Science has never truly been separate from the political system that funds it and uses the tools it creates. But scientists have not traditionally pushed so hard to make that relationship explicit, or to be the ones in charge of it. In the past, said Shaughnessy Naughton, the former chemist who founded 314 Action, scientists have sort of believed that they could just put the facts out there and the evidence would speak for itself. Before this, it had been rare for scientists to get involved in politics. “But it’s clear now that politicians are unashamed to meddle in science. And the way to push back is getting scientists elected. We have to have a place at the table,” she said.

When Gupta tries to win the Aug. 7 Democratic primary in the Michigan 11th, he won’t be just a lone guy with a science background running for Congress — a single data point, if you will. Instead, he’s part of a much larger sample — dozens of people trying to grant science some political power. It’s not clear that a commitment to STEM will help him win, though, nor is it clear what happens if Gupta and other science candidates do make it into office. That could mean more evidence-based policy — or more well-intentioned newbie politicians absorbed into the same old political machine. It could mean newfound respect (and research dollars) for science. Or it could turn “science” into a dog-whistle word for “liberal.”

Nobody knows what the result will be. There’s a word for what Gupta is running in this election, and it’s not “campaign.” It’s “experiment.”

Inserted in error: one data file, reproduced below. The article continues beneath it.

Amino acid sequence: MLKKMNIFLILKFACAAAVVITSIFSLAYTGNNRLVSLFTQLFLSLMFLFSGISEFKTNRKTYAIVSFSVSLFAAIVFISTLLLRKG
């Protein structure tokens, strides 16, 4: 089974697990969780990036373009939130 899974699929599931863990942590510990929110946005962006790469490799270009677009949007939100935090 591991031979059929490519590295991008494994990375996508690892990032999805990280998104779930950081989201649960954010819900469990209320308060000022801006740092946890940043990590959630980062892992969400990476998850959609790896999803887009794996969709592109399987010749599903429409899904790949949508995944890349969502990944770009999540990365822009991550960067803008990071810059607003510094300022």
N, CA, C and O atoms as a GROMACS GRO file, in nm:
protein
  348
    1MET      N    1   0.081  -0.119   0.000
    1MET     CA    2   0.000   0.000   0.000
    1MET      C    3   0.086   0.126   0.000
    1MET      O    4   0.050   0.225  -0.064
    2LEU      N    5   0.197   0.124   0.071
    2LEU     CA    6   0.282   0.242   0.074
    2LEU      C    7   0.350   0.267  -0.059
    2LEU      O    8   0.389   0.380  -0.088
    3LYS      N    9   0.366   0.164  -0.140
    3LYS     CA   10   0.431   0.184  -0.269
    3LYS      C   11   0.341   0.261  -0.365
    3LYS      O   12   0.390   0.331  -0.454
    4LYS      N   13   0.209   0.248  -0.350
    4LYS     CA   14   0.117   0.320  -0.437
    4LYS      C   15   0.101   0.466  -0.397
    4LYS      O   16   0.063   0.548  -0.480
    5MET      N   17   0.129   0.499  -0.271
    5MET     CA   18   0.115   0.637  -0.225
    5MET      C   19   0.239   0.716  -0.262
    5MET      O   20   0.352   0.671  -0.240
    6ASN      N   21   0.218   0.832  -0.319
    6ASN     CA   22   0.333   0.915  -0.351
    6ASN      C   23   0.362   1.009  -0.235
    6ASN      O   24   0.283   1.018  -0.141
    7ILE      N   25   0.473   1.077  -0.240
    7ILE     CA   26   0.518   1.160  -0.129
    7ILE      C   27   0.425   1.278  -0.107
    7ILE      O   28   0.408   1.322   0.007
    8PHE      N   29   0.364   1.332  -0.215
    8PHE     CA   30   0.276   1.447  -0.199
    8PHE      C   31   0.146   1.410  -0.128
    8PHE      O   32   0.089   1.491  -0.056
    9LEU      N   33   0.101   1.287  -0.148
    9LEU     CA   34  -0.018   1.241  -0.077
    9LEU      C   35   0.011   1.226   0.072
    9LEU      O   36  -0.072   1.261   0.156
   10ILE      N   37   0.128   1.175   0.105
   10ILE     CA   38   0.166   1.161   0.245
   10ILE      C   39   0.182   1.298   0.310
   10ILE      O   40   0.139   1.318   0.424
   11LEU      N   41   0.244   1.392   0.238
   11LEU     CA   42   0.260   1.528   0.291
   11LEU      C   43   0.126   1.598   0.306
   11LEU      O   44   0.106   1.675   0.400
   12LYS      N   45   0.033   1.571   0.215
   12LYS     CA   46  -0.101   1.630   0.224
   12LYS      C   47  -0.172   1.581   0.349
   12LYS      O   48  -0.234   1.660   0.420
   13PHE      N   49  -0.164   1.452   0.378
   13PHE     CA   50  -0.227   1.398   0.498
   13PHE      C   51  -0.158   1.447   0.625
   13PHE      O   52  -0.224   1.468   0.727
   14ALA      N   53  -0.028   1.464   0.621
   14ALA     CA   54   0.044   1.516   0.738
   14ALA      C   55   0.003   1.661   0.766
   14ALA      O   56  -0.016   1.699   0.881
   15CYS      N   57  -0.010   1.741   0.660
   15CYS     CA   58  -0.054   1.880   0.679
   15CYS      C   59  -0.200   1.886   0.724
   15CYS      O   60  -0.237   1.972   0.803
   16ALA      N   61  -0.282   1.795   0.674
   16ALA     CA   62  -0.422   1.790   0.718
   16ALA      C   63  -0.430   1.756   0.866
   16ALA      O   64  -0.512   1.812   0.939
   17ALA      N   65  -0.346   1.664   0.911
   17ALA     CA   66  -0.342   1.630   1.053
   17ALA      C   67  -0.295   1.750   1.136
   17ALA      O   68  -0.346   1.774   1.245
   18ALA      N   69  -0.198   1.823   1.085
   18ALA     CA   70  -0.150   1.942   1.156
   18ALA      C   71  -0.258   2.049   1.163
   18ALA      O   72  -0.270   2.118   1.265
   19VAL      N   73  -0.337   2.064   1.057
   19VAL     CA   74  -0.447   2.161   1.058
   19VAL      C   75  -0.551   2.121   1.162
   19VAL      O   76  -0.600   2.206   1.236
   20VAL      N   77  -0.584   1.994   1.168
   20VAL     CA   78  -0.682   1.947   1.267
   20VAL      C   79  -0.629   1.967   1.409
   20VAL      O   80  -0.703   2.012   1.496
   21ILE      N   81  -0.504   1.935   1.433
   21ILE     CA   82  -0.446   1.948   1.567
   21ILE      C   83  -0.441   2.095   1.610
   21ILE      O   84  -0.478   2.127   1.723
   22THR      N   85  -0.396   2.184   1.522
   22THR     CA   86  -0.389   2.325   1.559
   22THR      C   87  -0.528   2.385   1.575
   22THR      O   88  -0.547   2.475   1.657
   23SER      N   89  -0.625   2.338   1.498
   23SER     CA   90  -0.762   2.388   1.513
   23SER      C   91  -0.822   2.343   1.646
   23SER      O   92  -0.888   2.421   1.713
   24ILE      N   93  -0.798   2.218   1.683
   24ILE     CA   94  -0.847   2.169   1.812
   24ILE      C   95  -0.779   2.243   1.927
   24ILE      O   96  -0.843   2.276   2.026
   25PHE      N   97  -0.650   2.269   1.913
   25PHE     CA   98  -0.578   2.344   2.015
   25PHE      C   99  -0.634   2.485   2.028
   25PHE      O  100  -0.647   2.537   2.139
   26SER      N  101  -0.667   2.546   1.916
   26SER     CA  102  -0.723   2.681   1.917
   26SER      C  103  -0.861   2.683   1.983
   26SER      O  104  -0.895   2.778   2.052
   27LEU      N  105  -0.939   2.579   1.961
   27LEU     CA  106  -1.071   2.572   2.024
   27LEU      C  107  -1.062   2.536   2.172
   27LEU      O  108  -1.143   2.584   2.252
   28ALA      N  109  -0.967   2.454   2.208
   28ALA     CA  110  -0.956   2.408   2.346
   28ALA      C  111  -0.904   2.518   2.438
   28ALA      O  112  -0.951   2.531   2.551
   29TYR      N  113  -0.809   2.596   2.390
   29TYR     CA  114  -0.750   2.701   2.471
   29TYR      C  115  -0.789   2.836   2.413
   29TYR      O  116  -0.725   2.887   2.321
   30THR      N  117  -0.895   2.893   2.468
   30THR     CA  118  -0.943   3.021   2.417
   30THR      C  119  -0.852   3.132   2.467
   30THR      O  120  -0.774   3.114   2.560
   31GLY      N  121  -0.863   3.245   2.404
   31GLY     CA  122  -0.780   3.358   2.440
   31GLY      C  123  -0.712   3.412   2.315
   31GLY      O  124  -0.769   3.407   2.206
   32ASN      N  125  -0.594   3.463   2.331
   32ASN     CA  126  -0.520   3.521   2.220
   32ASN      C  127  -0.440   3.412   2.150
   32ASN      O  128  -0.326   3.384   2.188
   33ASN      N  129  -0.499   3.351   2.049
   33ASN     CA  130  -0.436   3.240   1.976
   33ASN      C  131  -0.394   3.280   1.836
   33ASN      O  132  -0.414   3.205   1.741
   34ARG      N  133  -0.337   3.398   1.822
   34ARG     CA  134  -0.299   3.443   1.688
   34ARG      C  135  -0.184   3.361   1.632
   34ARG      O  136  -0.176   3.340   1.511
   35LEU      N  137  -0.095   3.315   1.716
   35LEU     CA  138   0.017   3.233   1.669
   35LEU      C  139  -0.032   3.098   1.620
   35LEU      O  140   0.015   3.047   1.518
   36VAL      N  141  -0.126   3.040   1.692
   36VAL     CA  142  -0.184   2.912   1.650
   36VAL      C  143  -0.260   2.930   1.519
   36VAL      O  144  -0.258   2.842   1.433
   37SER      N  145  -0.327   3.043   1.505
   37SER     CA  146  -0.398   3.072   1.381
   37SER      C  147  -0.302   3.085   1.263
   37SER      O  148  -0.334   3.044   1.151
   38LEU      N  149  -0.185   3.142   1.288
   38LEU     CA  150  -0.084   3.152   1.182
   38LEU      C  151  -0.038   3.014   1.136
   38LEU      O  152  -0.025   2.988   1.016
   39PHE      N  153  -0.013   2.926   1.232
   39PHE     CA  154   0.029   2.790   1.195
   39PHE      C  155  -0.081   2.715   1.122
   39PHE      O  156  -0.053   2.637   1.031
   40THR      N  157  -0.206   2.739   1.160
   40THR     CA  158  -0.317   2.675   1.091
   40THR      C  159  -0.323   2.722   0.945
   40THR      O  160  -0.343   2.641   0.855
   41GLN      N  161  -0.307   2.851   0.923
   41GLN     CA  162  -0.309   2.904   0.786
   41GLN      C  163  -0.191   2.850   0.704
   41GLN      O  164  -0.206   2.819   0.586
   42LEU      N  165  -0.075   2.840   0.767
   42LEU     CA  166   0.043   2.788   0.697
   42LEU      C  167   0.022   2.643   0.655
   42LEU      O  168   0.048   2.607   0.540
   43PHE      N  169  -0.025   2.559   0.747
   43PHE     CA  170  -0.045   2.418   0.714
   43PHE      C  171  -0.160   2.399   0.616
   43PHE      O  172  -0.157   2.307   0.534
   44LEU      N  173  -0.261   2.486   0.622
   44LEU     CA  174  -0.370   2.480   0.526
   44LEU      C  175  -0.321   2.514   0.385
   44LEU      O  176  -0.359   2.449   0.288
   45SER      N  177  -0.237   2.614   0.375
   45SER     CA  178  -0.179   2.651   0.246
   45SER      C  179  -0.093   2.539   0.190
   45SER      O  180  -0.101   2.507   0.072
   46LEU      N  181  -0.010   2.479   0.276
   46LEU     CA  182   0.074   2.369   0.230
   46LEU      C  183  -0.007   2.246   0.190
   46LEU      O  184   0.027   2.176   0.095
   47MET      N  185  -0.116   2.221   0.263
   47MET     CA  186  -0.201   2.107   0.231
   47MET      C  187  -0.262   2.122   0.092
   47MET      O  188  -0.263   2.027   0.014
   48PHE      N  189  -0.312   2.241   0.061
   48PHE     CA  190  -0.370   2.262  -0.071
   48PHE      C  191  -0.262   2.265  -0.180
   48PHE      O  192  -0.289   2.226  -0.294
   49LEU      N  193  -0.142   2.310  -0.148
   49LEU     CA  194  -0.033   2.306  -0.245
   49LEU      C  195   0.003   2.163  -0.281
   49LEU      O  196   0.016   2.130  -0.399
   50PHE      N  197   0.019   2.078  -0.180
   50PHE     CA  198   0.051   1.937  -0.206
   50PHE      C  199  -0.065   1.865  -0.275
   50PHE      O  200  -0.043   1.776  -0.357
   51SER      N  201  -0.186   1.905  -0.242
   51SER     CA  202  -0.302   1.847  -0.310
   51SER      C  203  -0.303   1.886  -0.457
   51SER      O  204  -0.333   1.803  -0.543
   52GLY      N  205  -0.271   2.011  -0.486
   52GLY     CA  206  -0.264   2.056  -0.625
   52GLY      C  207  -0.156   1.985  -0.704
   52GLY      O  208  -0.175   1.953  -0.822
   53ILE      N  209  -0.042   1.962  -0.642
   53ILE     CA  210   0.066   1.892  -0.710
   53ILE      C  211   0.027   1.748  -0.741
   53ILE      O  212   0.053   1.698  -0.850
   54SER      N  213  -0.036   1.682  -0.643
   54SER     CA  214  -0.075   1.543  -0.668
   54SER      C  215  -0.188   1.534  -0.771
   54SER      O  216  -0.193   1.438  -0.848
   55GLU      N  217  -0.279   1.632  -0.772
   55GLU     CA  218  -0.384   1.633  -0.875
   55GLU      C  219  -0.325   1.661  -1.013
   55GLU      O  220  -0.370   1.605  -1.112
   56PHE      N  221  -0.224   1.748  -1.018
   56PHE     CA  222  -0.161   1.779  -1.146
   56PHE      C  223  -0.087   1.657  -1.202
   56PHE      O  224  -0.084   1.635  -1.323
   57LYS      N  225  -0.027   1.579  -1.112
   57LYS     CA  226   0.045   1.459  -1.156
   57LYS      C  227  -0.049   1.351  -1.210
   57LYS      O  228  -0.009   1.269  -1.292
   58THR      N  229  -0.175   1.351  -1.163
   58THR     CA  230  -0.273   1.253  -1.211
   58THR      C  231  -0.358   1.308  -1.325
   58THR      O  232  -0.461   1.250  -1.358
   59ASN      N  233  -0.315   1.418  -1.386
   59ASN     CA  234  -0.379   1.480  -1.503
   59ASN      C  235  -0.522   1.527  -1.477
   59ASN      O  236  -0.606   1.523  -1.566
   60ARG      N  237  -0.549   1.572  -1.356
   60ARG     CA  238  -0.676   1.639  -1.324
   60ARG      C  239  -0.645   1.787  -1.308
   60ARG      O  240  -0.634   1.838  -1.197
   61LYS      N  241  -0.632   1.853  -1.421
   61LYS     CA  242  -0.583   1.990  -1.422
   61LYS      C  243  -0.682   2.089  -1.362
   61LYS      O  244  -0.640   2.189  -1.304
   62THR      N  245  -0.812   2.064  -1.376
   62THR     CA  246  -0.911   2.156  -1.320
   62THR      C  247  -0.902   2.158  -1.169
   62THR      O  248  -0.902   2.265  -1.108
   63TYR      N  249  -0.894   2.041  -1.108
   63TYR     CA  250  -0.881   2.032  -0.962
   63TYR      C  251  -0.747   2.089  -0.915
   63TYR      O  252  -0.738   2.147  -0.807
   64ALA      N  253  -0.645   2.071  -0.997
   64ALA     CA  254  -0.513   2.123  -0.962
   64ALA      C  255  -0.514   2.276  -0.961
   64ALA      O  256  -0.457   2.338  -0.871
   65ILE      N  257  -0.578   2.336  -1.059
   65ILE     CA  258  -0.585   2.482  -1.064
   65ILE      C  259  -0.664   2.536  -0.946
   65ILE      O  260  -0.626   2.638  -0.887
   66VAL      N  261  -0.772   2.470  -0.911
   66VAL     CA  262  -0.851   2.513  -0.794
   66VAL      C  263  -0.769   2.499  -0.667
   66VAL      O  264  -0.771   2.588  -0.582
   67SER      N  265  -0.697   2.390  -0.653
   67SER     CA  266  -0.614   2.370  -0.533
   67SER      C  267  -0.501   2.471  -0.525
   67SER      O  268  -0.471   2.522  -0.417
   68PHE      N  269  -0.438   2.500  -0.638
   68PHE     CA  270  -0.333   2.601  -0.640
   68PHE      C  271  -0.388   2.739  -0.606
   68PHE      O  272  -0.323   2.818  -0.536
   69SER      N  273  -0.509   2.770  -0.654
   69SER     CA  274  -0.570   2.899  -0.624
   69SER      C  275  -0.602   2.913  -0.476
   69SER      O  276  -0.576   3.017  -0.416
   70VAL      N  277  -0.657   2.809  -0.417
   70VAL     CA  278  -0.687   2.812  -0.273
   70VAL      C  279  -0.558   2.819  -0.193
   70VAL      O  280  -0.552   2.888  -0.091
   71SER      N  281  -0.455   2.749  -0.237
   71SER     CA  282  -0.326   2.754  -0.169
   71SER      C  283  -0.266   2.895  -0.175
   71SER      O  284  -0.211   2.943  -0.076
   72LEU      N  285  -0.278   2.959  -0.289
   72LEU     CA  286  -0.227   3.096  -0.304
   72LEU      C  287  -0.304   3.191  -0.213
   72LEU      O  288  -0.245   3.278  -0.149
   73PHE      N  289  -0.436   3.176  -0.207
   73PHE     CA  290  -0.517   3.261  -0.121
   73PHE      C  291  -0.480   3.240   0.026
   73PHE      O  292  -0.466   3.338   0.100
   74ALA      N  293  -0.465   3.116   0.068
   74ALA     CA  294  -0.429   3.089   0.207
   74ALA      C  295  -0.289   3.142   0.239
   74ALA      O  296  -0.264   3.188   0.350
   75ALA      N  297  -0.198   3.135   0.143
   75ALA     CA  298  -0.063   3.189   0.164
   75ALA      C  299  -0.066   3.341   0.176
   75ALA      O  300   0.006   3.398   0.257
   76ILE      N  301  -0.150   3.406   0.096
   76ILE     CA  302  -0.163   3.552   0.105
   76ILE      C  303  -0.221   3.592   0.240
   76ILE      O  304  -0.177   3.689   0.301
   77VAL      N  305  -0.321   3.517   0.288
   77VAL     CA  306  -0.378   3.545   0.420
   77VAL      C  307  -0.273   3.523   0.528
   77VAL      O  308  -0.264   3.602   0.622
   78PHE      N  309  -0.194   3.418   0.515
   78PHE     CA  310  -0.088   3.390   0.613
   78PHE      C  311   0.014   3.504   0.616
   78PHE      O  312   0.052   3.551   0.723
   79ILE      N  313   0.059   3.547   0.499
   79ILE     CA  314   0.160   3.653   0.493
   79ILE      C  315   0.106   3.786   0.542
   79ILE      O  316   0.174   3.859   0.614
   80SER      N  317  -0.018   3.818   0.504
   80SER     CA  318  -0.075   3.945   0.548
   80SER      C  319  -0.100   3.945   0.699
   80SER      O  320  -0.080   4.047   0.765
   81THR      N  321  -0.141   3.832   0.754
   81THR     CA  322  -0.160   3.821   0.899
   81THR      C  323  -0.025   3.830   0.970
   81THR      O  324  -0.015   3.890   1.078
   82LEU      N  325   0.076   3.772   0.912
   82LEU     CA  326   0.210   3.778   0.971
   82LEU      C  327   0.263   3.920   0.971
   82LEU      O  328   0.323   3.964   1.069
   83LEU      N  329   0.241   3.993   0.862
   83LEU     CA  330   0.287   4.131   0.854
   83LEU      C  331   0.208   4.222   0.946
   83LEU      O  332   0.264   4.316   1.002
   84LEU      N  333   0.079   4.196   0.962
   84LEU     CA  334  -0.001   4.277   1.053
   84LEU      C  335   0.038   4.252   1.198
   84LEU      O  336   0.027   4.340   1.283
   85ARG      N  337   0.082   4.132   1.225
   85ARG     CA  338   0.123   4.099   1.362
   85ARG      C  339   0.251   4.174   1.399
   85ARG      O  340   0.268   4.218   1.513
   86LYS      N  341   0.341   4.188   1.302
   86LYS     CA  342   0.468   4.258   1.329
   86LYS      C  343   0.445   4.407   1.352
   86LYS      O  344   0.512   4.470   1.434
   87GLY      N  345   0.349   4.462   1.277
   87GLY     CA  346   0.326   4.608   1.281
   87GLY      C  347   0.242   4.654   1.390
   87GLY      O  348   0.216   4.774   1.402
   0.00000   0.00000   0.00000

“Who are we as Democrats?” asks Lisa Dirato, a liberal activist and a research chemist. At her kitchen table, in a neighborhood of manicured lawns, gabled porticos and brick facades near Northville, Michigan, Dirato hashed out for me how she was going to make her decision for the primary. Usually, she said, Democrats are lucky to get one person to run, let alone a crowd. It was a rare experience to choose, rather than accept. And she had some specific qualities she wanted to see in her choice. “[Democrats] have empathy, we care about people and we believe government can make people’s lives better,” she said. “When I listen to candidates, that’s what I’m listening for.”

“Are you listening for science at all?” I asked her.

“Um. You know, not really. And I’m a scientist. That’s my day job,” Dirato said. “I can’t even tell you why.”

This is the first challenge that Gupta, and any science candidate, faces.

Whenever I spoke with voters in Michigan’s 11th District, they were all more concerned with the state of the roads we had driven on that day than with the technological decision-making behind that infrastructure.